<b>Christie’s London, Dec. 11:</b> [SHAKESPEARE, William]. Manuscript part for a contemporary analogue to <i>Henry IV,</i> part I, n.p. [perhaps Oxford or London], n.d. [c.1580s – before c.1620]. £25,000 to £35,000.
    <b>Christie’s London, Dec. 11:</b> GOETHE, Johann Wolfgang von (1749–1832). <i>Faust. Ein Fragment... Ächte Ausgabe.</i> Leipzig: Georg Joachim Göschen, 1790. £3,000 to £5,000.
    <b>Christie’s London, Dec. 11:</b> SHAKESPEARE, William. <i>The Tragedy of Hamlet Prince of Denmark. As it is now Acted at his Highness the Duke of York's Theatre.</i> London, 1683. £60,000 to £90,000.
    <b>Christie’s London, Dec. 11:</b> [GOETHE, Johann Wolfgang von (1749–1832)]. <i>Die Leiden des jungen Werthers.</i> Leipzig: Weygand, 1774. £15,000 to £20,000.
  • <b>Bonhams, Dec. 5:</b> SHAKESPEARE, WILLIAM. <i>Macbeth: A Tragedy.</i> London, 1673. FIRST SEPARATE AND FIRST QUARTO EDITION. THE CHARLTON HESTON COPY. $80,000 to $120,000.
    <b>Bonhams, Dec. 5:</b> HEMINGWAY, ERNEST. <i>In Our Time.</i> Paris, 1924. FIRST EDITION, PRESENTATION COPY. $20,000 to $30,000.
    <b>Bonhams, Dec. 5:</b> HAWTHORNE, NATHANIEL. <i>Fanshawe, A Tale.</i> Boston, 1828. FIRST EDITION OF AUTHOR'S FIRST BOOK. $20,000 to $30,000.
    <b>Bonhams, Dec. 5:</b> THOREAU, HENRY DAVID. <i>Walden; Or, Life in the Woods.</i> Boston, 1854. FINE COPY OF THE FIRST EDITION. $10,000 to $15,000.
    <b>Bonhams, Dec. 5:</b> SHAKESPEARE, WILLIAM. <i>Comedies, Histories, and Tragedies.</i> London, 1685. THE FOURTH FOLIO, Brewster/Bentley issue. $20,000 to $30,000.
    <b>Bonhams, Dec. 5:</b> STEIG, WILLIAM. Original maquette and 58 finished drawings for <i>The Agony in the Kindergarten,</i> one of Steig's most important books. $10,000 to $15,000.
    <b>Bonhams, Dec. 5:</b> VERNE, JULES. <i>A Journey to the Centre of the Earth.</i> New York & London, 1872. FIRST EDITION, RARE AMERICAN ISSUE, with Scribner & Welford cancel title. $5,000 to $8,000.
    <b>Bonhams, Dec. 5:</b> KING, STEPHEN. <i>Carrie.</i> New York, 1974. INSCRIBED FIRST EDITION, OF AUTHOR'S FIRST BOOK. $1,200 to $1,800.
    <b>Bonhams, Dec. 4:</b> APPLE MACINTOSH PROTOTYPE. 1983. The earliest known Macintosh with "Twiggy" drive, one of only two known working machines. $120,000 to $180,000.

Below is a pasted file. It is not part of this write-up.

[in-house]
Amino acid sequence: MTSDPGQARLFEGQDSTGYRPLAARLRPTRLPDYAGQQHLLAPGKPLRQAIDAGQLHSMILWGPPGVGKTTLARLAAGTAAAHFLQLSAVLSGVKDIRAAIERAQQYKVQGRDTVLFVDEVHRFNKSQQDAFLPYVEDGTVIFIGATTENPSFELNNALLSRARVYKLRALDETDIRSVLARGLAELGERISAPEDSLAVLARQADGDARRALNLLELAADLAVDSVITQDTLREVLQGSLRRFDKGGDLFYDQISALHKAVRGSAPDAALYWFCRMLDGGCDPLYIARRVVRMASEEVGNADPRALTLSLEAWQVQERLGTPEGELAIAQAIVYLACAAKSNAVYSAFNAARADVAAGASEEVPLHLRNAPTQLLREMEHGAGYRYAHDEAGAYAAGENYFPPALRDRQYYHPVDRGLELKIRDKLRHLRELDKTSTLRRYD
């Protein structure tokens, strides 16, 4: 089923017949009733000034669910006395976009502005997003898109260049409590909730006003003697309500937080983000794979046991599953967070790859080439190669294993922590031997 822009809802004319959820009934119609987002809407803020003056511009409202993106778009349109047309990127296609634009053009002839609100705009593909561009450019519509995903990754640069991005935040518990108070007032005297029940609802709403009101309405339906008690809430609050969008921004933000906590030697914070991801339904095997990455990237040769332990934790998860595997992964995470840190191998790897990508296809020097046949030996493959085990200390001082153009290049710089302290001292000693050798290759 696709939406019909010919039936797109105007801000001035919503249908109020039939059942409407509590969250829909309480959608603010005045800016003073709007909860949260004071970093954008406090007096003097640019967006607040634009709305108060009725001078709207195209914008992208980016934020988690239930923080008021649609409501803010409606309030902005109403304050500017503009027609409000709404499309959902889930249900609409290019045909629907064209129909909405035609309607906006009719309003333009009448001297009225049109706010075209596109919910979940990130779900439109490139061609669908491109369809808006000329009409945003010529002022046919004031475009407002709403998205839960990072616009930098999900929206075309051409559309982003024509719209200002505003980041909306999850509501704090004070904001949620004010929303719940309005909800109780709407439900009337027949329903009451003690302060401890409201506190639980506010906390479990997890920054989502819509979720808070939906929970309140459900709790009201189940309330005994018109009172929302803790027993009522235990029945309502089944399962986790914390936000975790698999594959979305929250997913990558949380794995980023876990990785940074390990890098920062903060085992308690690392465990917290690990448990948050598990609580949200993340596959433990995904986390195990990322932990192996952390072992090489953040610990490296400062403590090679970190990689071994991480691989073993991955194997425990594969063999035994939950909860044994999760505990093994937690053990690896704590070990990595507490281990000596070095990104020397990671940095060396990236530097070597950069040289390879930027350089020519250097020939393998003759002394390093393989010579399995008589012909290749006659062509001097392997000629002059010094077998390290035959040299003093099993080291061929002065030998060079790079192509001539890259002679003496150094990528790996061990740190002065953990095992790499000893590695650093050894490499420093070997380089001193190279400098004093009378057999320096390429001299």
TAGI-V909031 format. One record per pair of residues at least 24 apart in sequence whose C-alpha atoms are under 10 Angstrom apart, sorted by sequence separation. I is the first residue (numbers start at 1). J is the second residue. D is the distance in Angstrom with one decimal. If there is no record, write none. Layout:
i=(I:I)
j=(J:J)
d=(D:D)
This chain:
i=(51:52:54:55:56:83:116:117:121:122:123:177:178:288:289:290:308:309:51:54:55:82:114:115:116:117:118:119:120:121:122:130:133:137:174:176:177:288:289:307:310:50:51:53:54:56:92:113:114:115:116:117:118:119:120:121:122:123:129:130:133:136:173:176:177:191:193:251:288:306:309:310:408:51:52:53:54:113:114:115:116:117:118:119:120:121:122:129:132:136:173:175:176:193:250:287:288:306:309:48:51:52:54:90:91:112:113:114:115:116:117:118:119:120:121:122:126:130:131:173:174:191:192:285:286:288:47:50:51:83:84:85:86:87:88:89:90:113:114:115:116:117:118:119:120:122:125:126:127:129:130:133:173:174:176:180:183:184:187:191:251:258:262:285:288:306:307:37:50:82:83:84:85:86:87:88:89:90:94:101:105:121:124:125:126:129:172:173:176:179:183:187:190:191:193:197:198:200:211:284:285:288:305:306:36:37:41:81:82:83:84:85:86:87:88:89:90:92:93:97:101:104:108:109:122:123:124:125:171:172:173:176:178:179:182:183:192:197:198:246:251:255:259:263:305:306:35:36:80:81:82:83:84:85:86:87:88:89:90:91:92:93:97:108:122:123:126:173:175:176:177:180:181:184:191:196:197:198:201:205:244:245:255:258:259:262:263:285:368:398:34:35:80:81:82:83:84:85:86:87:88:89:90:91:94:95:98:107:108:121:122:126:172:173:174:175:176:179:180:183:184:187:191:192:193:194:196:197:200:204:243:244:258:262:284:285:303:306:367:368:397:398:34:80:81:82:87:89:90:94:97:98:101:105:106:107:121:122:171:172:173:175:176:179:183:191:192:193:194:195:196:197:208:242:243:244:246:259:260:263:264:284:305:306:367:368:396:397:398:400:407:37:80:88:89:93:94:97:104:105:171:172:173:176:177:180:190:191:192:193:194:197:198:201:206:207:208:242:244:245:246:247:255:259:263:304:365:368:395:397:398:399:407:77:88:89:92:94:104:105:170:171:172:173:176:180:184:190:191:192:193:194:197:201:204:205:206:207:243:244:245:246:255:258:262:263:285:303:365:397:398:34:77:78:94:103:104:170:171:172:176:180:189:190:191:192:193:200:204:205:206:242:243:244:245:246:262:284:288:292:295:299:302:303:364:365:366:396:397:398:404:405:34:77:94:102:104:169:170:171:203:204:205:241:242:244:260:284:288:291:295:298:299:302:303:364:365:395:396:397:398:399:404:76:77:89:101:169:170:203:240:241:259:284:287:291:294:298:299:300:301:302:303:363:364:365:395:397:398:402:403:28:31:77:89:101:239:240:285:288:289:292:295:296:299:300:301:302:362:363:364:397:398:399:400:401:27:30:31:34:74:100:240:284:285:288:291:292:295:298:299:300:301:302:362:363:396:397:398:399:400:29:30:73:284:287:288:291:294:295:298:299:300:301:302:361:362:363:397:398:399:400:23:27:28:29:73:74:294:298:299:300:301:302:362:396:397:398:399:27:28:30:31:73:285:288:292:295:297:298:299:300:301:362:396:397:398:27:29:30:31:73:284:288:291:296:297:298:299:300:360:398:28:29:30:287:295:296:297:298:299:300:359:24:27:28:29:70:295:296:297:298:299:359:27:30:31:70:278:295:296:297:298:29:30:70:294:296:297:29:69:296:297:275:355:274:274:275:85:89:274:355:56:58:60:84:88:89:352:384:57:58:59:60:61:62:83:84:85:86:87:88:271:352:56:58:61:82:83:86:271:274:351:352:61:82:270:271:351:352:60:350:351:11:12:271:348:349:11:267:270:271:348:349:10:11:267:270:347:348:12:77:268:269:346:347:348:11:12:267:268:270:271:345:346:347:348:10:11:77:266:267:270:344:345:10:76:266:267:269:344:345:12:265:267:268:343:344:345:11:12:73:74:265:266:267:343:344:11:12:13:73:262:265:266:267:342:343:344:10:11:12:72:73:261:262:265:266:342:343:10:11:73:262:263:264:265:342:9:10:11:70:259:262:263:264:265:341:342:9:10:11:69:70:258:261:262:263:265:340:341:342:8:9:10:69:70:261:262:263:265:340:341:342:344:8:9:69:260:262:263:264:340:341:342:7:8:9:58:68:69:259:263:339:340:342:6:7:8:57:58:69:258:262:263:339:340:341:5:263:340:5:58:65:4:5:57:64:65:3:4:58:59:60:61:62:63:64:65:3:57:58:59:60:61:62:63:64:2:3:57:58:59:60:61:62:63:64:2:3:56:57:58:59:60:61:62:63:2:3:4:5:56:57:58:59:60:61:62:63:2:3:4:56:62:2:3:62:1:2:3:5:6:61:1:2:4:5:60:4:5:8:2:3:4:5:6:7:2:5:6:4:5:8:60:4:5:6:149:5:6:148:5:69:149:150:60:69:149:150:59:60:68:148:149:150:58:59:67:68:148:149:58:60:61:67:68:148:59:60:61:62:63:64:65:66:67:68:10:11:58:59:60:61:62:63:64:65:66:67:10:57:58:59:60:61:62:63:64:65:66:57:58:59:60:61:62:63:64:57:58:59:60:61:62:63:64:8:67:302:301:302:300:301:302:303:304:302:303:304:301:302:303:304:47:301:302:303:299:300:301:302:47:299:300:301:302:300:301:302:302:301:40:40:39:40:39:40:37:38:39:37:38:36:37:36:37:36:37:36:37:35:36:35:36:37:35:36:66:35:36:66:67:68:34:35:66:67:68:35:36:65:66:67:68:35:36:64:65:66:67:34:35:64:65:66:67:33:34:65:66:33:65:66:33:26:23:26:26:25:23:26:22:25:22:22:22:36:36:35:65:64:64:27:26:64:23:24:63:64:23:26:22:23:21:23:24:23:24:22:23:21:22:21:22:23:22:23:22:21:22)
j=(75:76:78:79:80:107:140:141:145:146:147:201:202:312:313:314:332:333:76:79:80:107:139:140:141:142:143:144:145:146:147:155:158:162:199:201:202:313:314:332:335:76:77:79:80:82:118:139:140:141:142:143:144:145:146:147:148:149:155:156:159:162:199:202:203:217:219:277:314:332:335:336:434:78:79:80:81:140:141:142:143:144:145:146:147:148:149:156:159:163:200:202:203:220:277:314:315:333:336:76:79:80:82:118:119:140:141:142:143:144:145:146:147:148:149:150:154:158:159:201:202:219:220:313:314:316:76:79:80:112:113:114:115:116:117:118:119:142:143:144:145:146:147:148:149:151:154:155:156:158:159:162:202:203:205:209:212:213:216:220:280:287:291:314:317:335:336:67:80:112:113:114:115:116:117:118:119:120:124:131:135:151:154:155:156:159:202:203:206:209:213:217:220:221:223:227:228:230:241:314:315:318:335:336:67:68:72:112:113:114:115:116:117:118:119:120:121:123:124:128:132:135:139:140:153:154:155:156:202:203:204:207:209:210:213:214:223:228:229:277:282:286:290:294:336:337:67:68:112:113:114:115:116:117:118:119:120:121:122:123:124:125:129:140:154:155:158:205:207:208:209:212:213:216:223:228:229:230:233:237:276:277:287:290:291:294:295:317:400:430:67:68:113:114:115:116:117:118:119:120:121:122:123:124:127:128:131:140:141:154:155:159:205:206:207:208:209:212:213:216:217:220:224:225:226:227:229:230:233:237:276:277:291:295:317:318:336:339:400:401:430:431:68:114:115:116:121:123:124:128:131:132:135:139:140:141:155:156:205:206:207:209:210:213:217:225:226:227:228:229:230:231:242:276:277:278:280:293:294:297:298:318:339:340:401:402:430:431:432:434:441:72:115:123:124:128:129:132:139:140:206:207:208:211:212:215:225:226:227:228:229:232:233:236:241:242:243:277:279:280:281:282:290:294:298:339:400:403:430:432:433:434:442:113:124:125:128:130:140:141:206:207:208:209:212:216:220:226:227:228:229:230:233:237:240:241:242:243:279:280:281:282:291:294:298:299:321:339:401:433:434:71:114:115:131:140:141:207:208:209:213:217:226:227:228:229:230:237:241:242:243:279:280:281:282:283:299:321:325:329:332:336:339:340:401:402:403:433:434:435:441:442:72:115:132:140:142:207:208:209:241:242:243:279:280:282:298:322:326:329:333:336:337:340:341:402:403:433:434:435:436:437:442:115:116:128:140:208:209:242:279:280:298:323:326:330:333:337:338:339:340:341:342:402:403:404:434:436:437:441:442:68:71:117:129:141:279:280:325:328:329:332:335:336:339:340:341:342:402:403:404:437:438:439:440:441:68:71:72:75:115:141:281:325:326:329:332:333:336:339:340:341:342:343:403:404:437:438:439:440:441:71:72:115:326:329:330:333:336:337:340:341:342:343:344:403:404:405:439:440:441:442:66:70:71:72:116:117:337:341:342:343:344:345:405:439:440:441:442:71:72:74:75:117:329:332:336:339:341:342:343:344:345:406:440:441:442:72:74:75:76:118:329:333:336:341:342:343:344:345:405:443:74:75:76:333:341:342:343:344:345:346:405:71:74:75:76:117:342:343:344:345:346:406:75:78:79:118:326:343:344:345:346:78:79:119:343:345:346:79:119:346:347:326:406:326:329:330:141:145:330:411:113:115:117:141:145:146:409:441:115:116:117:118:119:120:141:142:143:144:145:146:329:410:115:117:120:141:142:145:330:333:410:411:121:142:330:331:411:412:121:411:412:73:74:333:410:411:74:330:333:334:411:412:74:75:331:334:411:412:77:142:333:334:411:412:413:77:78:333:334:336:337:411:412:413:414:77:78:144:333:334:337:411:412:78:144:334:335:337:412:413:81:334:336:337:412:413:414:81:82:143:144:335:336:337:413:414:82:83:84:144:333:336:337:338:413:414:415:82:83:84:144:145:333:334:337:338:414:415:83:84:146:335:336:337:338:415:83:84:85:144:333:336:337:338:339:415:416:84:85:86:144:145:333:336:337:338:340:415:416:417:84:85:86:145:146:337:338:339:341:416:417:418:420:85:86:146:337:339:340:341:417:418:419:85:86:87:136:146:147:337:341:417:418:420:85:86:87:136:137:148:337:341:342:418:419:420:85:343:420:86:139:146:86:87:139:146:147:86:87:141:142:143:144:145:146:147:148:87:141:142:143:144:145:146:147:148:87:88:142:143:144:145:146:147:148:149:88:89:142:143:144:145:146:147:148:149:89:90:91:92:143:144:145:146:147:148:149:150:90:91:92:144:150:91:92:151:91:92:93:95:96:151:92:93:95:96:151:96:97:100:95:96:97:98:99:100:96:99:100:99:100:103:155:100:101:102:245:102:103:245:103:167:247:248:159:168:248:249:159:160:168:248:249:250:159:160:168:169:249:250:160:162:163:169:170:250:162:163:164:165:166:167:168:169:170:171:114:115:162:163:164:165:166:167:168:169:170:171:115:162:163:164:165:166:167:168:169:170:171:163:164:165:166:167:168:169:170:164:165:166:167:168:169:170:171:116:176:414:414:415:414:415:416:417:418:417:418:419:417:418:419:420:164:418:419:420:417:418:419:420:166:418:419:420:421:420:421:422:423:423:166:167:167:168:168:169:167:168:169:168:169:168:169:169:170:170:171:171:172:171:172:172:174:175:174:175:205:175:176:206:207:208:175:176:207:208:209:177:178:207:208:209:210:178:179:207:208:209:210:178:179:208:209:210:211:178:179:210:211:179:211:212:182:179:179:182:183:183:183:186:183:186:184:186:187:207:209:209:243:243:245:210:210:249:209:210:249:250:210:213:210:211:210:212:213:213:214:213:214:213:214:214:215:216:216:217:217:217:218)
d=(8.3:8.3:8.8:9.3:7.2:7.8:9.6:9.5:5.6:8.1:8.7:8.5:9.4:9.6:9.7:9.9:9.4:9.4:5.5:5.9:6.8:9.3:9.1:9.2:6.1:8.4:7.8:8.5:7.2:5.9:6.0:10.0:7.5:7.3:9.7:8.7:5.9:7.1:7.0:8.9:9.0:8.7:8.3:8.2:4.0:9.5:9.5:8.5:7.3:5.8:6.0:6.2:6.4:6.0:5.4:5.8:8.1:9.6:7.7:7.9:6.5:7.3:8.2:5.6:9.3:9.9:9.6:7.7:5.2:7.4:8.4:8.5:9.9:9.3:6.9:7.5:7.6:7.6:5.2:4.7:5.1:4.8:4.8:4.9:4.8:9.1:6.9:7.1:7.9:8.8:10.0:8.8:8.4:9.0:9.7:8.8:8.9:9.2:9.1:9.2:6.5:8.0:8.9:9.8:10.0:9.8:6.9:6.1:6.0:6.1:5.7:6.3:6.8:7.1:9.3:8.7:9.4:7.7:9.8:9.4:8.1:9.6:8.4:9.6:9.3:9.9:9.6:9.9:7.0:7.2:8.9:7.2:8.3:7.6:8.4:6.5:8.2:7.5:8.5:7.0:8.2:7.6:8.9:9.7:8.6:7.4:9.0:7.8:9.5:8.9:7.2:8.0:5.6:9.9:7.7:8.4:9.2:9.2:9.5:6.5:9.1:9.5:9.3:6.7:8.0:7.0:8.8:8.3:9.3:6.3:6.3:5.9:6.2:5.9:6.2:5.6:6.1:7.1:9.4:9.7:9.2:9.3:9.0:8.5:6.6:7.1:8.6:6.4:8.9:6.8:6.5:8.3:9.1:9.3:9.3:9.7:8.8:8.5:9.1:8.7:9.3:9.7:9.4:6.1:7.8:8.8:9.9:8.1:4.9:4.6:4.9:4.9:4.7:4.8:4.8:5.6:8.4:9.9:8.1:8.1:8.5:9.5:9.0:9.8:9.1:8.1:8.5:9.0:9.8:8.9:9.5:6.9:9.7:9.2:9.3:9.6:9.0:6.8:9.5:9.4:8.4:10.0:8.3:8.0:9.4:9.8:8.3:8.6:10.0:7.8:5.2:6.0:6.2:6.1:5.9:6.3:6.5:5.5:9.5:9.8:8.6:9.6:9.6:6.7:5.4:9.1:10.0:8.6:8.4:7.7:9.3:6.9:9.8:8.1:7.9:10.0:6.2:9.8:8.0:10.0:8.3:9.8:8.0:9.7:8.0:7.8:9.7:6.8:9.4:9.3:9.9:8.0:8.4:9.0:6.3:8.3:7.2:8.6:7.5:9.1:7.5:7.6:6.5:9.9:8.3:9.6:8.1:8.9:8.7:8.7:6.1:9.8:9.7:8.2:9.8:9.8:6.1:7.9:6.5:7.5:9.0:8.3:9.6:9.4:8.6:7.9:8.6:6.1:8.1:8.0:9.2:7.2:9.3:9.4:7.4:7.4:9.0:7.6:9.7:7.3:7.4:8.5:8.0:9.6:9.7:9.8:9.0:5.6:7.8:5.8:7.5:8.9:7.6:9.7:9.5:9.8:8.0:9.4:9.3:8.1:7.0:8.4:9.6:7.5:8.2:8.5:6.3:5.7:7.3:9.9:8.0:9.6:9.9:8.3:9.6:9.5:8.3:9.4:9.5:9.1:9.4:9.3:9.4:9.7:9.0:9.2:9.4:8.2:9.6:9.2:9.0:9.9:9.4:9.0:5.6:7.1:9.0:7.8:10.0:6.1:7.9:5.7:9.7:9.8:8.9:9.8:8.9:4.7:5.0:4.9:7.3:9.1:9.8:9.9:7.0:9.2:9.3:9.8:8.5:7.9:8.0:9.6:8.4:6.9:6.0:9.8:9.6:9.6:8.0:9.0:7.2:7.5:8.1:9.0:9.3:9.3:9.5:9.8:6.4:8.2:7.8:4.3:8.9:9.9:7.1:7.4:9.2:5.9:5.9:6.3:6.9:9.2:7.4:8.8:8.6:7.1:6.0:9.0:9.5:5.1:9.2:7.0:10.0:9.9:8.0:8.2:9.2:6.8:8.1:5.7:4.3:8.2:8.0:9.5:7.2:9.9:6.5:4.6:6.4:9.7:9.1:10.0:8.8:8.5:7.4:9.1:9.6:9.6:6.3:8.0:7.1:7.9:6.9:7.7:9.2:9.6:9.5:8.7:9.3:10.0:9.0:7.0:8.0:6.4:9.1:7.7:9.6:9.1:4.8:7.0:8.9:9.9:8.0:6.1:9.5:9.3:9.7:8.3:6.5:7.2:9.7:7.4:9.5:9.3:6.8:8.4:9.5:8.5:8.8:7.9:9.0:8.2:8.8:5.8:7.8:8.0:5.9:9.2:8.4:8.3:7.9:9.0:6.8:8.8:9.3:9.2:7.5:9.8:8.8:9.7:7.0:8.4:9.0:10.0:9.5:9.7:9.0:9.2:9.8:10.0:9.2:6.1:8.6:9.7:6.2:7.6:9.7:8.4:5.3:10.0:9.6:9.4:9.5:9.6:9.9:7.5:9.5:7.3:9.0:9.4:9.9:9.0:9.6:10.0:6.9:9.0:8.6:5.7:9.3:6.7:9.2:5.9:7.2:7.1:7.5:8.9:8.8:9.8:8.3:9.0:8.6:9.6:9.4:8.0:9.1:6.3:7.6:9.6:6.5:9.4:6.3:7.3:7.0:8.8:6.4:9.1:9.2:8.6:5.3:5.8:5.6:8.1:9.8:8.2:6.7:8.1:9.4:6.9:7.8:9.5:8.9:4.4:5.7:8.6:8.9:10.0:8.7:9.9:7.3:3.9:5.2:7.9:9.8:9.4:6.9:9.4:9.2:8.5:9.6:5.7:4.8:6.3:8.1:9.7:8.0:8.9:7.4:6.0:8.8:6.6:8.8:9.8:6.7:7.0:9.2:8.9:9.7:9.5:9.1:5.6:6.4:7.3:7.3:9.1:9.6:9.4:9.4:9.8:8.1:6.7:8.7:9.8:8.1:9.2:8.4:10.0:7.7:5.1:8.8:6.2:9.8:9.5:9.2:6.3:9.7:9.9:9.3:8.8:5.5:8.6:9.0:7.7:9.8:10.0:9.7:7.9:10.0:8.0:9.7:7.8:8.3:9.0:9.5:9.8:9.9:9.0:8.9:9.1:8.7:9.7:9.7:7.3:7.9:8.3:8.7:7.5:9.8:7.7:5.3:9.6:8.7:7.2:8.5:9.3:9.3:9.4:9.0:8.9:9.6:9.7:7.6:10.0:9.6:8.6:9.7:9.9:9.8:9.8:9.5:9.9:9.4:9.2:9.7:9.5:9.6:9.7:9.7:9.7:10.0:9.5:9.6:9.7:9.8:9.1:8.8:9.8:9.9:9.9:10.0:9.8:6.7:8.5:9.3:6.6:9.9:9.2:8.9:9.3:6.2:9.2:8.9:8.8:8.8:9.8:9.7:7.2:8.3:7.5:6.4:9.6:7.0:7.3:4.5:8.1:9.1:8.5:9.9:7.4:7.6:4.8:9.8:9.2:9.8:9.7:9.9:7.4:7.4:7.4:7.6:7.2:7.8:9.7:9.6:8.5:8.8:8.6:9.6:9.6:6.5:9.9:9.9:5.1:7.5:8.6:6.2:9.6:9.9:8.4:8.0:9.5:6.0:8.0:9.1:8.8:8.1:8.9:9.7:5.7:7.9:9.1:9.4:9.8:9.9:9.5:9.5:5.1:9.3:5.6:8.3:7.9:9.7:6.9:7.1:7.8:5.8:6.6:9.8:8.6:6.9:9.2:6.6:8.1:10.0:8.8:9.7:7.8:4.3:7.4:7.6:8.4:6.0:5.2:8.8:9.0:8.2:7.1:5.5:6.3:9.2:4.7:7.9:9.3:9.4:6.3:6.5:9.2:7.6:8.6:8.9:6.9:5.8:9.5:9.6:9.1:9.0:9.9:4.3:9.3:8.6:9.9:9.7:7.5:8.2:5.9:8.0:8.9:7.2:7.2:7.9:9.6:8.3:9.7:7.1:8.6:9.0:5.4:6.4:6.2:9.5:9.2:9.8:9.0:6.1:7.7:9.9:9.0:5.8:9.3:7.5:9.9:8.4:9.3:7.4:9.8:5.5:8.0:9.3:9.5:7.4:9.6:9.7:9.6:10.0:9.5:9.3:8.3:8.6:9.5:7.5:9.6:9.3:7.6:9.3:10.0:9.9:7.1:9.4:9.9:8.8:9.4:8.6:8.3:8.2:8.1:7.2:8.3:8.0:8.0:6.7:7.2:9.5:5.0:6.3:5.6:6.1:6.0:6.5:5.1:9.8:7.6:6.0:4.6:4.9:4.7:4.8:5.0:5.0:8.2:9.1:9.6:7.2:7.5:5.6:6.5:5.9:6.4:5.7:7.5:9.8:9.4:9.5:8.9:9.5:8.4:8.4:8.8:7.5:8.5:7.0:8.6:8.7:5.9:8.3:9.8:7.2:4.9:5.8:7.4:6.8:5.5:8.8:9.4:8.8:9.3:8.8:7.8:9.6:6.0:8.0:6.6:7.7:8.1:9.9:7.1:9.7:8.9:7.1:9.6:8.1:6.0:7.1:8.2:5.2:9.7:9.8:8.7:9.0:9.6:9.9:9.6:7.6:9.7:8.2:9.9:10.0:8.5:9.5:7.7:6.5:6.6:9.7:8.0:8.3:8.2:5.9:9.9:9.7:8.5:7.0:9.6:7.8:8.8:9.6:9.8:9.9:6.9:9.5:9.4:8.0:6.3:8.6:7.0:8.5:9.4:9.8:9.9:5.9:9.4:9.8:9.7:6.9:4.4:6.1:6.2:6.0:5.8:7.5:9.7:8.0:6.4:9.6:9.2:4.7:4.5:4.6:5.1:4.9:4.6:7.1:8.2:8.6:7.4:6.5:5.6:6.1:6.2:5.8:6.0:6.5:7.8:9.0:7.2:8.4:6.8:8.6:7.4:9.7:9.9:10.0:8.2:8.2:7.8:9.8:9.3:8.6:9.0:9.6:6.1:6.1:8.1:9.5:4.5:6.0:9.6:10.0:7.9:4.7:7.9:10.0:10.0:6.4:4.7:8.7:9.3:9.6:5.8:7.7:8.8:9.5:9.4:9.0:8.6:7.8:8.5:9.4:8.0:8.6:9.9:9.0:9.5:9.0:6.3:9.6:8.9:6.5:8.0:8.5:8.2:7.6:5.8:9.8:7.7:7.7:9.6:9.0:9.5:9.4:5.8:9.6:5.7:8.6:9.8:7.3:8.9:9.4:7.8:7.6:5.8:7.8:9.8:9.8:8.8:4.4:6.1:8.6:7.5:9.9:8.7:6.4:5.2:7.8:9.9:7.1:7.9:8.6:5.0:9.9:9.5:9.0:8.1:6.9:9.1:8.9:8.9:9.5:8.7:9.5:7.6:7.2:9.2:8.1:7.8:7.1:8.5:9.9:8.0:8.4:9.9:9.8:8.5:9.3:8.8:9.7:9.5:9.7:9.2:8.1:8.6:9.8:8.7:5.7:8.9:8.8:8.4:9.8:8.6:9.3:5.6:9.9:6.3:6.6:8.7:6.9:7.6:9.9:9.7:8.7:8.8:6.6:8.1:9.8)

<b>Bonhams, Dec. 4:</b> PLATO. <i>Timaeus</i> [AND] <i>Critias</i> [from Ficini's 1484 Opera]. A LANDMARK OF SCIENTIFIC THOUGHT. $80,000 to $120,000.
    <b>Bonhams, Dec. 4:</b> LOVELACE, AUGUSTA ADA. Sketch of the Analytical Engine Invented by Charles Babbage Esq. London, 1843. FIRST EDITION, JOURNAL ISSUE, MOST IMPORTANT PAPER IN EARLY DIGITAL COMPUTING. $15,000 to $20,000.
    <b>Bonhams, Dec. 4:</b> APPLE-1 COMPUTER. Signed by Steve Wozniak, used in development of Apple II. $200,000 to $300,000.
    <b>Bonhams, Dec. 4:</b> DARWIN, CHARLES. 1809-1882. <i>On the Origin of Species By Means of Natural Selection.</i> London, 1859. FIRST EDITION. $80,000 to $120,000.
  • <center><b>Dominic Winter Auctioneers<br>Printed Books, Maps & Autographs<br>December 11, 2019</b>
    <b>Dominic Winter, Dec. 11:</b> Melville (Herman). <i>White Jacket; or, the World in a Man-of-War,</i> 1st edition, London, 1850. £10,000 to £15,000.
    <b>Dominic Winter, Dec. 11:</b> Bracton (Henry de). <i>De legibus et consuetudinibus Angliae,</i> 1st edition, 1569. Ex libris Sir Daniel Dun (c.1545-1617). £3,000 to £5,000.
    <b>Dominic Winter, Dec. 11:</b> Edgar (Thomas). <i>The Lawes Resolutions of Womens Rights,</i> 1st edition, 1632. £2,000 to £3,000.
    <center><b>Dominic Winter Auctioneers<br>Printed Books, Maps & Autographs<br>December 11, 2019</b>
    <b>Dominic Winter, Dec. 11:</b> Donne (John). <i>Poems,</i> 3rd edition, 1639. Ex libris Sir Geoffrey Keynes (1887-1982). £2,000 to £3,000.
    <b>Dominic Winter, Dec. 11:</b> Mandeville (Bernard). <i>The Fable of the Bees,</i> 1st edition, 1714. Rare inspiration for the Wealth of Nations. £2,000 to £3,000.
    <b>Dominic Winter, Dec. 11:</b> Honter (Johannes, & others). <i>De Cosmographiae rudimentis,</i> Basel, 1561. Ex libris Georg Joachim Rheticus (1514-1574). £5,000 to £8,000.
    <center><b>Dominic Winter Auctioneers<br>Printed Books, Maps & Autographs<br>December 11, 2019</b>
    <b>Dominic Winter, Dec. 11:</b> Lincoln (Abraham). Military commission signed, Washington, 1864, and related documents. £3,000 to £5,000.
    <b>Dominic Winter, Dec. 11:</b> Faraday (Michael). Iron filings diagram on waxed blue paper, c.1850. £500 to £800.
    <b>Dominic Winter, Dec. 11:</b> Felixmüller (Conrad). <i>ABC,</i> 1st edition, Dresden, 1925. One of 10 hand-coloured copies. Ex libris Eduard Rosenbaum (1887-1979). £3,000 to £5,000.
    <center><b>Dominic Winter Auctioneers<br>Printed Books, Maps & Autographs<br>December 11, 2019</b>
    <b>Dominic Winter, Dec. 11:</b> Kelmscott Press. <i>The Order of Chivalry,</i> 1893. One of 225 copies; presentation copy from Sydney Cockerell. £800 to £1,200.
    <b>Dominic Winter, Dec. 11:</b> Joyce (James). <i>Anna Livia Plurabelle,</i> 1st edition, New York, 1928. One of 50 special copies on green paper. £1,000 to £1,500
    <b>Dominic Winter, Dec. 11:</b> Orwell (George). <i>Homage to Catalonia,</i> 1st edition, 1938. £2,500 to £3,300